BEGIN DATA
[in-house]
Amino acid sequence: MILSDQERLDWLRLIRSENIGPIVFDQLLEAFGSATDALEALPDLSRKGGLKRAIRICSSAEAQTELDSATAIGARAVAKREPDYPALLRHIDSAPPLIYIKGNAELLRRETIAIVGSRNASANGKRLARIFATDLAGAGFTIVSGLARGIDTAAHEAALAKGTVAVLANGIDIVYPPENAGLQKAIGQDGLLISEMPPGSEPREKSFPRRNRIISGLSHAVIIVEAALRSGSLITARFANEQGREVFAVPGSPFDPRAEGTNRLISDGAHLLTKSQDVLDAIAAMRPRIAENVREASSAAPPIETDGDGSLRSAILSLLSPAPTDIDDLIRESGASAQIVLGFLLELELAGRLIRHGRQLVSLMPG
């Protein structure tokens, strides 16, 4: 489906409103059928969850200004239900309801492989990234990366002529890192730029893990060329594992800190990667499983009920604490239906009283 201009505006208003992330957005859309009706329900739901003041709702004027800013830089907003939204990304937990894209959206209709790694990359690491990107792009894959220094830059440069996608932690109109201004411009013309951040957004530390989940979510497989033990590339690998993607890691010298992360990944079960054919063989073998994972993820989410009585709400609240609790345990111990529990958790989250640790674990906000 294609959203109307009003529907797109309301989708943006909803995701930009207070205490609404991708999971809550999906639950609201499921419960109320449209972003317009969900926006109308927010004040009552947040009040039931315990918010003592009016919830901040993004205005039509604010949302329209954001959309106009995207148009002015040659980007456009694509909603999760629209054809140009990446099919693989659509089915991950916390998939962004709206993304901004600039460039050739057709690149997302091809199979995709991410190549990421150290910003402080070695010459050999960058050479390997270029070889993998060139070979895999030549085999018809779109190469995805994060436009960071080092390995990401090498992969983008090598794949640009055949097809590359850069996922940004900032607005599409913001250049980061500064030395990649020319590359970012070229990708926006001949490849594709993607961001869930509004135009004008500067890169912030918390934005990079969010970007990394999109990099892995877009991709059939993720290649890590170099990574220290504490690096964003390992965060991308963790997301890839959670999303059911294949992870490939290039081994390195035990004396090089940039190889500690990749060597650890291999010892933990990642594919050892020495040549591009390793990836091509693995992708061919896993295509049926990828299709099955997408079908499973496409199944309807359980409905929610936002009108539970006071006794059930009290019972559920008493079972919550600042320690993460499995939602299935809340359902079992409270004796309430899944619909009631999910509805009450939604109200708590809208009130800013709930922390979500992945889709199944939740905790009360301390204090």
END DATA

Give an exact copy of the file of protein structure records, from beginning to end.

[in-house]
Amino acid sequence: MILSDQERLDWLRLIRSENIGPIVFDQLLEAFGSATDALEALPDLSRKGGLKRAIRICSSAEAQTELDSATAIGARAVAKREPDYPALLRHIDSAPPLIYIKGNAELLRRETIAIVGSRNASANGKRLARIFATDLAGAGFTIVSGLARGIDTAAHEAALAKGTVAVLANGIDIVYPPENAGLQKAIGQDGLLISEMPPGSEPREKSFPRRNRIISGLSHAVIIVEAALRSGSLITARFANEQGREVFAVPGSPFDPRAEGTNRLISDGAHLLTKSQDVLDAIAAMRPRIAENVREASSAAPPIETDGDGSLRSAILSLLSPAPTDIDDLIRESGASAQIVLGFLLELELAGRLIRHGRQLVSLMPG
């Protein structure tokens, strides 16, 4: 489906409103059928969850200004239900309801492989990234990366002529890192730029893990060329594992800190990667499983009920604490239906009283 201009505006208003992330957005859309009706329900739901003041709702004027800013830089907003939204990304937990894209959206209709790694990359690491990107792009894959220094830059440069996608932690109109201004411009013309951040957004530390989940979510497989033990590339690998993607890691010298992360990944079960054919063989073998994972993820989410009585709400609240609790345990111990529990958790989250640790674990906000 294609959203109307009003529907797109309301989708943006909803995701930009207070205490609404991708999971809550999906639950609201499921419960109320449209972003317009969900926006109308927010004040009552947040009040039931315990918010003592009016919830901040993004205005039509604010949302329209954001959309106009995207148009002015040659980007456009694509909603999760629209054809140009990446099919693989659509089915991950916390998939962004709206993304901004600039460039050739057709690149997302091809199979995709991410190549990421150290910003402080070695010459050999960058050479390997270029070889993998060139070979895999030549085999018809779109190469995805994060436009960071080092390995990401090498992969983008090598794949640009055949097809590359850069996922940004900032607005599409913001250049980061500064030395990649020319590359970012070229990708926006001949490849594709993607961001869930509004135009004008500067890169912030918390934005990079969010970007990394999109990099892995877009991709059939993720290649890590170099990574220290504490690096964003390992965060991308963790997301890839959670999303059911294949992870490939290039081994390195035990004396090089940039190889500690990749060597650890291999010892933990990642594919050892020495040549591009390793990836091509693995992708061919896993295509049926990828299709099955997408079908499973496409199944309807359980409905929610936002009108539970006071006794059930009290019972559920008493079972919550600042320690993460499995939602299935809340359902079992409270004796309430899944619909009631999910509805009450939604109200708590809208009130800013709930922390979500992945889709199944939740905790009360301390204090």